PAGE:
Thursday, March 4, 2021 | 6-7pm (EST)-- Fully Online Lecture
Eligible for 1 CE for LMHCs, and Psychologists
This event is free to the public, please use the promotional code ETHICSERIES9 to register at no cost.
This event is $25 for practitioners seeking CEs for this lecture. Once you have registered for the class, your CE registration status is fixed and can not be adjusted at a later time.
Dubbing these competing tendencies “Copernican” (toward sexuality) and “Ptolemaic” (away from sexuality) Laplanche uses a metaphor of “centering” and “decentering” to track the movement of Freud’s thought. Determined to sustain the radicalism of sexuality’s “decentering” as against Freudian theory’s constant “self-centering and self-begetting,” Laplanche insists that the radical innovation of psychoanalysis – the true equivalent to the Copernican breakthrough – is the discovery that we revolve around other people and not the other way around.
This talk will introduce Laplanche’s critique of the self-centeredness of psychoanalysis by exploring his ideas on the “seduction theory.” While the “seduction theory” has been the object of considerable debate – abandoned by Freud in 1897, and then rehabilitated by contemporary trauma theorists – Laplanche shows why even recent efforts to acknowledge adult-infant seduction fall short of grasping the psychological importance of this event. Drawing on breakthroughs in neurobiology and affect theory, we will see how Laplanche’s reconceptualization of “seduction” firmly secures the role of other people in the constitution of our psychic lives. With” seduction” as the new centerpiece of a radical psychoanalysis, Laplanche facilitates a bold and urgent reversal in how we understand the basic organization of internal life.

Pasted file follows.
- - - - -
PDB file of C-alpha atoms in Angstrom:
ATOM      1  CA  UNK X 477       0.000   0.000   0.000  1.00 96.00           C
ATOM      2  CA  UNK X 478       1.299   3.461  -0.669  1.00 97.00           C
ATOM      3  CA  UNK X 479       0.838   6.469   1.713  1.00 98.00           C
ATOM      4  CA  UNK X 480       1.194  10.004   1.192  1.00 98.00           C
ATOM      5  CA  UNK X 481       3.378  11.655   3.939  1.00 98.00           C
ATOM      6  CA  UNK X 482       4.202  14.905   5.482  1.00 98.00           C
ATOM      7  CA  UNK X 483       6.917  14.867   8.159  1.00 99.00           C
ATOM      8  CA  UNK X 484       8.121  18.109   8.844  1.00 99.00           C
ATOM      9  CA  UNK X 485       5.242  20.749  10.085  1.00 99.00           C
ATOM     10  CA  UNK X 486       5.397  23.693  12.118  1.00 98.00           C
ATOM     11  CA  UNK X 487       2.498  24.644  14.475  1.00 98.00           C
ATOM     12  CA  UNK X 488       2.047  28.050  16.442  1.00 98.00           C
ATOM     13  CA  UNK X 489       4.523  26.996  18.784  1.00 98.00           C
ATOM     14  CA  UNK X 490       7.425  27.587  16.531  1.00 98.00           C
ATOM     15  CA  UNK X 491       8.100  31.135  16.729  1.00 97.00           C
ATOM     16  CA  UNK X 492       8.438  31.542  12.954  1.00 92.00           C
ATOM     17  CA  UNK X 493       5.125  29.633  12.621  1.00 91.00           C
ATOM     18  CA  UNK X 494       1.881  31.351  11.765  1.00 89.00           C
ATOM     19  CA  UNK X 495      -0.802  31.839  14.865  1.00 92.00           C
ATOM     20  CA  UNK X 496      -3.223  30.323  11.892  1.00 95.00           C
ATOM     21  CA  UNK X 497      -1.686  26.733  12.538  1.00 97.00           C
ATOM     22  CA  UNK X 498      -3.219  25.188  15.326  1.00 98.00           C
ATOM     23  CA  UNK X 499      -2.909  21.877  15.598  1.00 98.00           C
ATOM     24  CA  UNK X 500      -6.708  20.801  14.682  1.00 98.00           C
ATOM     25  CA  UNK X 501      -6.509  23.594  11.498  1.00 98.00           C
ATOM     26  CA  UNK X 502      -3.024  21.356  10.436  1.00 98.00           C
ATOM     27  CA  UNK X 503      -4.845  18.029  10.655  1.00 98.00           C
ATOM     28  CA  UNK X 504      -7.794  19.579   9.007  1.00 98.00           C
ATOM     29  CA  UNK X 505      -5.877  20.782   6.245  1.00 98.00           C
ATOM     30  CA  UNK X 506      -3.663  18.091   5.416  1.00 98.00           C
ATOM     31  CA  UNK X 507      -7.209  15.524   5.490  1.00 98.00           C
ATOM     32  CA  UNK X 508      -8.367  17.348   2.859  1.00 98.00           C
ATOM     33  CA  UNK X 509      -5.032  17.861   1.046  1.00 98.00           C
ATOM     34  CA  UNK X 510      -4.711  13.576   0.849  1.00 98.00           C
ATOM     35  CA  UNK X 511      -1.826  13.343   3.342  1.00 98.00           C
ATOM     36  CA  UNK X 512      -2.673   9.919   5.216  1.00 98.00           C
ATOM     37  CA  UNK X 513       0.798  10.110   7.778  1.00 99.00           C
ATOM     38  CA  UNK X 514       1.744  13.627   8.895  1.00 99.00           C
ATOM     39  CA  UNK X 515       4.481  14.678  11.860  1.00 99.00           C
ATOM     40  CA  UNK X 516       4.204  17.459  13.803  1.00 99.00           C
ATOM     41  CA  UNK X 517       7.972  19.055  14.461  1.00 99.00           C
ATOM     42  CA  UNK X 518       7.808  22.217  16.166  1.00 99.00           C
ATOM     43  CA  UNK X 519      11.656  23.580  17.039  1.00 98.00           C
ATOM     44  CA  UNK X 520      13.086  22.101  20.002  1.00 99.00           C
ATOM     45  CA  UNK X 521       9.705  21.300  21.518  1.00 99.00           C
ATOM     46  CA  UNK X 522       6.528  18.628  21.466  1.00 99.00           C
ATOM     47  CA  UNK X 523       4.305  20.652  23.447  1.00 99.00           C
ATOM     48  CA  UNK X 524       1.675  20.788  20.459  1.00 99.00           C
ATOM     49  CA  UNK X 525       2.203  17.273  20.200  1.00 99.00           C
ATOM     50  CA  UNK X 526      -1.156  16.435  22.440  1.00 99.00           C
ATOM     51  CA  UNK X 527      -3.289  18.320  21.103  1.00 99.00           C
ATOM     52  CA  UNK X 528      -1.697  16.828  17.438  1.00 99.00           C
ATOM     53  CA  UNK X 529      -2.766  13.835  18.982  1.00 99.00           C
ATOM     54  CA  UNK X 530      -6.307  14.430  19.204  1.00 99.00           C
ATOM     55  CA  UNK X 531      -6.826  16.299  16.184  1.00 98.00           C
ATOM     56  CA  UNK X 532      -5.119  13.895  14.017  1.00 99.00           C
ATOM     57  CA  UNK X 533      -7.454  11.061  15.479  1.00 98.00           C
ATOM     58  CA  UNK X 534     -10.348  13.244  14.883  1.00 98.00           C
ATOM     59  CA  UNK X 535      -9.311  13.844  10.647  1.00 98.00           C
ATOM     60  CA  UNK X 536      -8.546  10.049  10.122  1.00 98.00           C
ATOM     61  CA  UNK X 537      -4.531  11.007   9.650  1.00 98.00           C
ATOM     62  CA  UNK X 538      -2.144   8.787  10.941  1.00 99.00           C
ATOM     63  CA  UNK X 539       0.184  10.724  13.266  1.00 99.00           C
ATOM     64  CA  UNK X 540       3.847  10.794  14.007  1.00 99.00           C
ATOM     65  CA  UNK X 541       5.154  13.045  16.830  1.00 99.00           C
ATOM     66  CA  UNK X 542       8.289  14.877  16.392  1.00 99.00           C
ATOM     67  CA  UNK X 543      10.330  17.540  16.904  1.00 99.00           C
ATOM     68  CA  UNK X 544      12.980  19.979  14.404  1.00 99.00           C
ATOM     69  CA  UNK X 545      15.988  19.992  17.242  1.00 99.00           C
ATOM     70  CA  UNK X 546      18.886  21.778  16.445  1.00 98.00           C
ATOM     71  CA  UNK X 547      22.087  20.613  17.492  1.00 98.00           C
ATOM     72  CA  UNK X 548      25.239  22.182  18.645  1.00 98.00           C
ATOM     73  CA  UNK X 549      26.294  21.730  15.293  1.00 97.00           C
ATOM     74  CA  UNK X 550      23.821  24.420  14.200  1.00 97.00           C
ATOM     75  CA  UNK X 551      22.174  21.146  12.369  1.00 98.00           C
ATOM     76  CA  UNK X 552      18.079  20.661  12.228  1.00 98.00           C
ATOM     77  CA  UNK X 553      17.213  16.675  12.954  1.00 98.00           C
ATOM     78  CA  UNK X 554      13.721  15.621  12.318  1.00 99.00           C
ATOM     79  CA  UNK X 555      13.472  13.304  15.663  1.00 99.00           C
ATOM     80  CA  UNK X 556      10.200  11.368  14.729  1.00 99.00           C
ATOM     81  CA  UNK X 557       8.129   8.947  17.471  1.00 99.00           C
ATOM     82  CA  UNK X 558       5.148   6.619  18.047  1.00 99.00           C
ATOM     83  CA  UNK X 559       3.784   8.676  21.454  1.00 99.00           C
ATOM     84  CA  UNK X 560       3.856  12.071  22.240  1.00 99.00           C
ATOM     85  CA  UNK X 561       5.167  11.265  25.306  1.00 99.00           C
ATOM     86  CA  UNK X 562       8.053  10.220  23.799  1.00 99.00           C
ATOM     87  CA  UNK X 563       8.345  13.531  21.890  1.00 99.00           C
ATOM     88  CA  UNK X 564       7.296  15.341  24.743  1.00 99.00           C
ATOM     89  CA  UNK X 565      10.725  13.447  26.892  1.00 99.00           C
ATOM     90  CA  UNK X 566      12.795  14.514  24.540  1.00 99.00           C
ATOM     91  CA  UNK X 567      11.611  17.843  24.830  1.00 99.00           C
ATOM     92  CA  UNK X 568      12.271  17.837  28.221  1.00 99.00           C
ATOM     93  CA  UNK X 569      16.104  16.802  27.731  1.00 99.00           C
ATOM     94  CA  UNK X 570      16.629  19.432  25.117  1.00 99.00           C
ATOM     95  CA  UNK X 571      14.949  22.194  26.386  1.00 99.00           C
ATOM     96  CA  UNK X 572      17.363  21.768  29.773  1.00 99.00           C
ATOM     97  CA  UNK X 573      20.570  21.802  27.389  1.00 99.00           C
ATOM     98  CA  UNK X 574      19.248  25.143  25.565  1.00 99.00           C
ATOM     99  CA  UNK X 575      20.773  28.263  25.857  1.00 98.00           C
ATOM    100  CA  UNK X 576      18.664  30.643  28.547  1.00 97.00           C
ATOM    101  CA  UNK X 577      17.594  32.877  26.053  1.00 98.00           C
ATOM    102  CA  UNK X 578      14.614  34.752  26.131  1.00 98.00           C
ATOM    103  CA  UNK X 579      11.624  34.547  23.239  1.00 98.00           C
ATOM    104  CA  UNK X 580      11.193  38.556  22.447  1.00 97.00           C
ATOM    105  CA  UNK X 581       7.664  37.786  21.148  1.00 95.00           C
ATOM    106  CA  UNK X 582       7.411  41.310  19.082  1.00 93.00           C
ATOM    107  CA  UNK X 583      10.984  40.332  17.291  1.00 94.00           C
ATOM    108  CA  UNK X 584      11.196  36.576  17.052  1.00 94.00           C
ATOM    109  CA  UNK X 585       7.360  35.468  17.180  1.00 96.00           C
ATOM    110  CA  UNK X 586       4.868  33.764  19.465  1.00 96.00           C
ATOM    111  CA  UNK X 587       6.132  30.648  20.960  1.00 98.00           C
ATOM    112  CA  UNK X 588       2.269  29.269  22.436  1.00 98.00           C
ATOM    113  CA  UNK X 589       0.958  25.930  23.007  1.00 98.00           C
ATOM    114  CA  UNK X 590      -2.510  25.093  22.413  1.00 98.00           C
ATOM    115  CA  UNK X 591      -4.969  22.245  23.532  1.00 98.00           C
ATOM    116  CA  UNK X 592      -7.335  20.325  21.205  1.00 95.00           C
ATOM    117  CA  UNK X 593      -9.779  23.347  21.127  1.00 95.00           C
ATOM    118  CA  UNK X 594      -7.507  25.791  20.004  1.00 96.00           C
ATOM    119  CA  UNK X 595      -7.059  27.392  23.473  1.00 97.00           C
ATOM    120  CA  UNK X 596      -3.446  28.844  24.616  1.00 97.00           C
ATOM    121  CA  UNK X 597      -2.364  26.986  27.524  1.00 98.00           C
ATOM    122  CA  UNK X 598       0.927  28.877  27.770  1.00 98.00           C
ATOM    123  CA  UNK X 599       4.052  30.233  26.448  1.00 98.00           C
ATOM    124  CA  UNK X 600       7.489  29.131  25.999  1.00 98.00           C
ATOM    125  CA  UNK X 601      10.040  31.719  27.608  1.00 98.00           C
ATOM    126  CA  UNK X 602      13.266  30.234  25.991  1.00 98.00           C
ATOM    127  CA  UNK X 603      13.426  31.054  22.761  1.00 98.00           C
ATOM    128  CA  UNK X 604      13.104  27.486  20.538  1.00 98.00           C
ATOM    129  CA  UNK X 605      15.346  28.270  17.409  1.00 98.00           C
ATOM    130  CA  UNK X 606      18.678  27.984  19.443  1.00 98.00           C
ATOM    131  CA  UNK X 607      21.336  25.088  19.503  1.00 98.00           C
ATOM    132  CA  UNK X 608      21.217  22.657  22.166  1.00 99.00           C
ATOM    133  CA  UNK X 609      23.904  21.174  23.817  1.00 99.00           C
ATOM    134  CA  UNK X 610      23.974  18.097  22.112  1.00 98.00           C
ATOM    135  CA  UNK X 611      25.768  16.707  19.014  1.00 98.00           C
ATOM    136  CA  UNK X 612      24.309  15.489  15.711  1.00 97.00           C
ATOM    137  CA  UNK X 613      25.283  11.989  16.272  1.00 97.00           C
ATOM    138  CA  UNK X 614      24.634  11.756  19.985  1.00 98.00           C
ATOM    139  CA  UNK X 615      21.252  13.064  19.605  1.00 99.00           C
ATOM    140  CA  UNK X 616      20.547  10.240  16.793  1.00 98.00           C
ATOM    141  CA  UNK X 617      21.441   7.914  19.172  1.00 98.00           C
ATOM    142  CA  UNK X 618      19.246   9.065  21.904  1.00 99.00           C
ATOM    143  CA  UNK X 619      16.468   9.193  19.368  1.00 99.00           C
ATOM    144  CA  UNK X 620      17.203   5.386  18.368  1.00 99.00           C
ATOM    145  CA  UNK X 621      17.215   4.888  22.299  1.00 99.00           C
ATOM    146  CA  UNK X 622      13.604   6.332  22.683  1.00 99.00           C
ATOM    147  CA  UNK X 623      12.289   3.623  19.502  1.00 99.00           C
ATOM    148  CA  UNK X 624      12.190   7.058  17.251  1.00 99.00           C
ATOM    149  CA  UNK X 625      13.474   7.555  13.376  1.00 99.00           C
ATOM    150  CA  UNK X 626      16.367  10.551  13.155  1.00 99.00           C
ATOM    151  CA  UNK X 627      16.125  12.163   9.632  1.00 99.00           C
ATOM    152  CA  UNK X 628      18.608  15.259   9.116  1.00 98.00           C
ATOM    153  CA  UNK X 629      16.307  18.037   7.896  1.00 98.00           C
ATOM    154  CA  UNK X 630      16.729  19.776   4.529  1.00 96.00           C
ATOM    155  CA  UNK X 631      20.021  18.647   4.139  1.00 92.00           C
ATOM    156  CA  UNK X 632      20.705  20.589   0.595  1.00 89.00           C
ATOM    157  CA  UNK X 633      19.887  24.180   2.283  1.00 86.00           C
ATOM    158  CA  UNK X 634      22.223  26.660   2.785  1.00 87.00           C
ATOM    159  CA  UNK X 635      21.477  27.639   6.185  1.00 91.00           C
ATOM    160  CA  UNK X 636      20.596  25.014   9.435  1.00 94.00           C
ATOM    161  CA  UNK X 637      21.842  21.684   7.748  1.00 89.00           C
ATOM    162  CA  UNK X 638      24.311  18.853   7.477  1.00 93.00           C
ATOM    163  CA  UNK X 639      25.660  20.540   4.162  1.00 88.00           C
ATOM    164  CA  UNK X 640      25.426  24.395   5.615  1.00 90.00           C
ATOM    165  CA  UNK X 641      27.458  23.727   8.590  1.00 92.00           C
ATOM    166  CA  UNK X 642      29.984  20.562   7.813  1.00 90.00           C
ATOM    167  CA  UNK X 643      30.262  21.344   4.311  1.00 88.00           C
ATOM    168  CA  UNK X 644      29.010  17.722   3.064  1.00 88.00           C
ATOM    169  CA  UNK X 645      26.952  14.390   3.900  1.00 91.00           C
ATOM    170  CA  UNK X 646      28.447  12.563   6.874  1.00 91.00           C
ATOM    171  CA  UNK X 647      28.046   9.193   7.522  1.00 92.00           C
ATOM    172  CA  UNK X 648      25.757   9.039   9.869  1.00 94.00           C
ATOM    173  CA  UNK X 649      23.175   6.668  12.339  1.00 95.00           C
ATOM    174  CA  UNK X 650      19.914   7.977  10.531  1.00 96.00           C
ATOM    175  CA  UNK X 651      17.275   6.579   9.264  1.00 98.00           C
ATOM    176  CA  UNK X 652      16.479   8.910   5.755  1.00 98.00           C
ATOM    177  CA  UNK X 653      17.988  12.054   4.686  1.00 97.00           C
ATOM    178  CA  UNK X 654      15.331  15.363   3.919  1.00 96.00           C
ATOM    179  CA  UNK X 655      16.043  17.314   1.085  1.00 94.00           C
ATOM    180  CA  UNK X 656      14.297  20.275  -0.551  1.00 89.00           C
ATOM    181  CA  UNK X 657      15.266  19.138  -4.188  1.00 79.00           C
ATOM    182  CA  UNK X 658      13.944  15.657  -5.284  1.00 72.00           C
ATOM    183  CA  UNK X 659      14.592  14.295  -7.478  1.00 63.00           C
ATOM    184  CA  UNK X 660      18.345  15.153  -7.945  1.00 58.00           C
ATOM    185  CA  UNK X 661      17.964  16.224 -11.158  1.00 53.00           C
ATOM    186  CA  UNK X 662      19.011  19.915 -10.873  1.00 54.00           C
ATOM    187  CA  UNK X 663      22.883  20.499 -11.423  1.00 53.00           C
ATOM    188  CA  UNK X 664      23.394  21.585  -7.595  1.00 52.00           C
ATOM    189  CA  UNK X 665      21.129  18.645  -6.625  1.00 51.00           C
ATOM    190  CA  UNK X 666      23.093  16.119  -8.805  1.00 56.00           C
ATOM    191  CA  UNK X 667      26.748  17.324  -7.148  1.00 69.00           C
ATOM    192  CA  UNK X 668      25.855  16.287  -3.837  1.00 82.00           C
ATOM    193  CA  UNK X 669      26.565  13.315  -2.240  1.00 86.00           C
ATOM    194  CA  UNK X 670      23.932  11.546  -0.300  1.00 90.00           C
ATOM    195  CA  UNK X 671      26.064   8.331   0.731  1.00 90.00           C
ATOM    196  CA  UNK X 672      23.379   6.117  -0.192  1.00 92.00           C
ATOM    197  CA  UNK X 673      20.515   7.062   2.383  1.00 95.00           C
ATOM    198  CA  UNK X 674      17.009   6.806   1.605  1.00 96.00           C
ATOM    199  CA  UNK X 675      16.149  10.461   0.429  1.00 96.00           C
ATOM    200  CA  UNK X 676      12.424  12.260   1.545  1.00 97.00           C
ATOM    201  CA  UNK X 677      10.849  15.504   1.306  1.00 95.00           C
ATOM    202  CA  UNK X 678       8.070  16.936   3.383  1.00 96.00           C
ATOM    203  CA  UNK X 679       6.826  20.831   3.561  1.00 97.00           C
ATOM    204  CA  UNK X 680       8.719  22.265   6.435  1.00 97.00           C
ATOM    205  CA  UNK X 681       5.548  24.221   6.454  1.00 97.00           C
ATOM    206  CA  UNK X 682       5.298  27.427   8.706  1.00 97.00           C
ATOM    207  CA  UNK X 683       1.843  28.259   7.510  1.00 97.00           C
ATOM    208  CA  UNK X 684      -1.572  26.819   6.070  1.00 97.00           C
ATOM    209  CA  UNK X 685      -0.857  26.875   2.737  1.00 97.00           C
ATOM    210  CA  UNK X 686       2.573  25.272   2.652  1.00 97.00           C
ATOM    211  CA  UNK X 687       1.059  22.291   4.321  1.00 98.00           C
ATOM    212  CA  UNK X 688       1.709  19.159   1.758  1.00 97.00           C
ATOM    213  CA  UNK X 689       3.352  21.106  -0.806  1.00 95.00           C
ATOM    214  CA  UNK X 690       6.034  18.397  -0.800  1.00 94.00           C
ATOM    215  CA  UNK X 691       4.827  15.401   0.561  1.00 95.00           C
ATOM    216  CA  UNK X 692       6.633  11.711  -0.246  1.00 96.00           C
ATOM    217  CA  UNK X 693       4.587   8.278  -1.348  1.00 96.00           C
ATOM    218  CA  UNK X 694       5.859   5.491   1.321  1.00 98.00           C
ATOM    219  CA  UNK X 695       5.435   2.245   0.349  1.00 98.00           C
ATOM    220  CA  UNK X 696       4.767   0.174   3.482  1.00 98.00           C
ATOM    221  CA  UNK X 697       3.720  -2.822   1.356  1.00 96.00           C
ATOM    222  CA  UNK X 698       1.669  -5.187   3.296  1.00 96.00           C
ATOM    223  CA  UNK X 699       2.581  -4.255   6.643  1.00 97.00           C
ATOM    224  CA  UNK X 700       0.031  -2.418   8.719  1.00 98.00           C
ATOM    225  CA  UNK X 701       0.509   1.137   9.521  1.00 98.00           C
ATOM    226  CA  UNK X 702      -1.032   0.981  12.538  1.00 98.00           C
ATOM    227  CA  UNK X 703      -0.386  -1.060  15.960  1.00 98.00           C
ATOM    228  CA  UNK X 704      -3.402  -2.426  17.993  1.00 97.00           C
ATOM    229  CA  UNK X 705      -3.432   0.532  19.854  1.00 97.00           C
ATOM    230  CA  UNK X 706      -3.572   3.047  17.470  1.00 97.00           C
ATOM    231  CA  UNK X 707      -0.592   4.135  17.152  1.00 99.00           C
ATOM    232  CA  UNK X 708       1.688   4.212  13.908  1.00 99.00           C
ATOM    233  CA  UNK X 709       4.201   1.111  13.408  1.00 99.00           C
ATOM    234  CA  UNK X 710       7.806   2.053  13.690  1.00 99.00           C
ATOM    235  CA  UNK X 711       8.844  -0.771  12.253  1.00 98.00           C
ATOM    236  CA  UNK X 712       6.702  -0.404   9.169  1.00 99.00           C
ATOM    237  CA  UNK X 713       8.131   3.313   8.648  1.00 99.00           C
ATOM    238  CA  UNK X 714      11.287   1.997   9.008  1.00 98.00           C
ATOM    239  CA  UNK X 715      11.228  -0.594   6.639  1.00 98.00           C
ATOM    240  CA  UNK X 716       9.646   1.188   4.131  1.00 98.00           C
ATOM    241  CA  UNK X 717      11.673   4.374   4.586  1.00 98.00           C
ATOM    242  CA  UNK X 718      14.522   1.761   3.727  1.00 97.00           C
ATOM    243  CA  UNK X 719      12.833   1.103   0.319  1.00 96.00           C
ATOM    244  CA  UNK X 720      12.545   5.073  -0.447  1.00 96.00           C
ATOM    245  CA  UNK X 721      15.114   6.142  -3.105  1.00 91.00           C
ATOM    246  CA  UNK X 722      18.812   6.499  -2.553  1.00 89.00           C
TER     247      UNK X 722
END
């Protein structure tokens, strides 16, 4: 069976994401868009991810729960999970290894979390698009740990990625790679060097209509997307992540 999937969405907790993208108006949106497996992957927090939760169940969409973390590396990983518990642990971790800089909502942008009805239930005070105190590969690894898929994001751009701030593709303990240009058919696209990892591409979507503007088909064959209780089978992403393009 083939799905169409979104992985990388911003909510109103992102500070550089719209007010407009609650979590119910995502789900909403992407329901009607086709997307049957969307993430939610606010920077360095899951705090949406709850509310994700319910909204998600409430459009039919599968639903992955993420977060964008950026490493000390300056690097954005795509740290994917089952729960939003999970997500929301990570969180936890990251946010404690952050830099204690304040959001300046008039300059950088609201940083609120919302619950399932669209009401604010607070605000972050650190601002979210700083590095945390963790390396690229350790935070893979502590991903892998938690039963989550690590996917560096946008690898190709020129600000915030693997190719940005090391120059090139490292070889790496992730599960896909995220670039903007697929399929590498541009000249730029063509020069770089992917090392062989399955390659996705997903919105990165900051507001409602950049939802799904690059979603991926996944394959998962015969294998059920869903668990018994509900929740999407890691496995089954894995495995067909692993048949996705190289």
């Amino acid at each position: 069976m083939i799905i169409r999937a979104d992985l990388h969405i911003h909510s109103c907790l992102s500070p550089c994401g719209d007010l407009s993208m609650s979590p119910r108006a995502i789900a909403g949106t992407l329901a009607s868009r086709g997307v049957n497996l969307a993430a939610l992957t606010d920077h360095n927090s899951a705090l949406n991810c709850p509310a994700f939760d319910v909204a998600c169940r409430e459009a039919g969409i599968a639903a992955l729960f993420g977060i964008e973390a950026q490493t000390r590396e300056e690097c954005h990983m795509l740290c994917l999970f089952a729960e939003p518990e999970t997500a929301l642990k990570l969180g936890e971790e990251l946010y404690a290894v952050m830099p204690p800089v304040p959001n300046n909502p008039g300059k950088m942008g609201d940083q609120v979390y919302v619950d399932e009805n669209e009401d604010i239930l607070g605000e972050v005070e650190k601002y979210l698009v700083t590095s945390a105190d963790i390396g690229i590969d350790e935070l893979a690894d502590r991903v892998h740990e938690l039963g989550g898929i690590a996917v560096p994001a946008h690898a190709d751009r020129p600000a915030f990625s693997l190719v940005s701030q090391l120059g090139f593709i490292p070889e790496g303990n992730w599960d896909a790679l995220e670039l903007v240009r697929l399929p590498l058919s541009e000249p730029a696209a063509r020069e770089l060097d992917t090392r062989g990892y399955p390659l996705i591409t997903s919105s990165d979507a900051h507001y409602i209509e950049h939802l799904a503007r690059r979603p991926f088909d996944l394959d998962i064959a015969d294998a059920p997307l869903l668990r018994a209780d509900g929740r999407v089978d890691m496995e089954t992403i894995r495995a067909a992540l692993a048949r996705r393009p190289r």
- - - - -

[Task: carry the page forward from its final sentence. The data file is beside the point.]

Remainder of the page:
At the conclusion of this presentation the participant will be able to:
- Describe what Laplanche means by the competing “Ptolemaic” and “Copernican” tendencies of psychoanalysis.
- Describe the importance of the “seduction theory” to psychoanalysis, and in particular, how Laplanche’s ideas on this topic differ from existing formulations.
- Define Laplanche’s concept of ‘enlarged’ sexuality and describe the meaning of this idea.
Timeline and Requirements:
The course will take place on Thursday, March 4, 2021. This lecture is presenter-led and is a fully online experience. This will be conducted synchronously online via Zoom from 6:00 pm-7:00 pm (EST).
University Counseling Services of Boston College is approved by the American Psychological Association to sponsor continuing education for psychologists. As a co-sponsor of this program, University Counseling Services of Boston College maintains responsibility for this program and its content." Participants will be eligible to receive 1 CE units from University Counseling Services of Boston College.
The Lynch School of Education and Human Development is providing sponsorship for CEUs for Licensed Mental Health Counselors (LMHC). Participants will be eligible to receive 1 CE unit. These credits are accepted by the Massachusetts Board of Registration for Licensed Mental Health Counselors (Category I contact hours in Content Area I).
Participants must attend the lecture in full and complete the post event survey to be eligible to receive CEs.
This lecture does not offer CEs for other clinicians not listed above.
Fees & Policies:
This event is free if you are NOT seeking CEs towards your license. If you plan on seeking CEs for this lecture, the cost is $25. Once you have registered for the class, your CE registration status is fixed and can not be adjusted at a later time.
Payment is due by credit card at registration. Registration closes March 4 at 5pm. Refunds will be granted only up to the time of the lecture. No refunds will be granted for registration or technical errors on the participant's part (such as incorrect name/email, login failure, etc.).